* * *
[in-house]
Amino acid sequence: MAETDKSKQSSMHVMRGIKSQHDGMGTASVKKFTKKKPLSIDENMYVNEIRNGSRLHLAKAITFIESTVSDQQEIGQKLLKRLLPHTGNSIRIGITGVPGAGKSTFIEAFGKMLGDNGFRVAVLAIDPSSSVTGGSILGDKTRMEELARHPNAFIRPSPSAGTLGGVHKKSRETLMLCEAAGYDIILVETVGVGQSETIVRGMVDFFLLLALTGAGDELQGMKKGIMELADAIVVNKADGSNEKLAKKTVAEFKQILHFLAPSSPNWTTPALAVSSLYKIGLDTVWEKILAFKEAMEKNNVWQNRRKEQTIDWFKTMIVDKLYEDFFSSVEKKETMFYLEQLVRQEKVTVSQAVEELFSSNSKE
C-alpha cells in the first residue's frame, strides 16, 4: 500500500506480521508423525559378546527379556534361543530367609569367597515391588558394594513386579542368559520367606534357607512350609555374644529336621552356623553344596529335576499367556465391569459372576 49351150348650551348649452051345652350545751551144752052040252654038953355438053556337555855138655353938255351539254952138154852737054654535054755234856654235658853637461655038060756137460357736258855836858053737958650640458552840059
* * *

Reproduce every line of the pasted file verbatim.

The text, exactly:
[in-house]
Amino acid sequence: MAETDKSKQSSMHVMRGIKSQHDGMGTASVKKFTKKKPLSIDENMYVNEIRNGSRLHLAKAITFIESTVSDQQEIGQKLLKRLLPHTGNSIRIGITGVPGAGKSTFIEAFGKMLGDNGFRVAVLAIDPSSSVTGGSILGDKTRMEELARHPNAFIRPSPSAGTLGGVHKKSRETLMLCEAAGYDIILVETVGVGQSETIVRGMVDFFLLLALTGAGDELQGMKKGIMELADAIVVNKADGSNEKLAKKTVAEFKQILHFLAPSSPNWTTPALAVSSLYKIGLDTVWEKILAFKEAMEKNNVWQNRRKEQTIDWFKTMIVDKLYEDFFSSVEKKETMFYLEQLVRQEKVTVSQAVEELFSSNSKE
C-alpha cells in the first residue's frame, strides 16, 4: 500500500506480521508423525559378546527379556534361543530367609569367597515391588558394594513386579542368559520367606534357607512350609555374644529336621552356623553344596529335576499367556465391569459372576 49351150348650551348649452051345652350545751551144752052040252654038953355438053556337555855138655353938255351539254952138154852737054654535054755234856654235658853637461655038060756137460357736258855836858053737958650640458552840059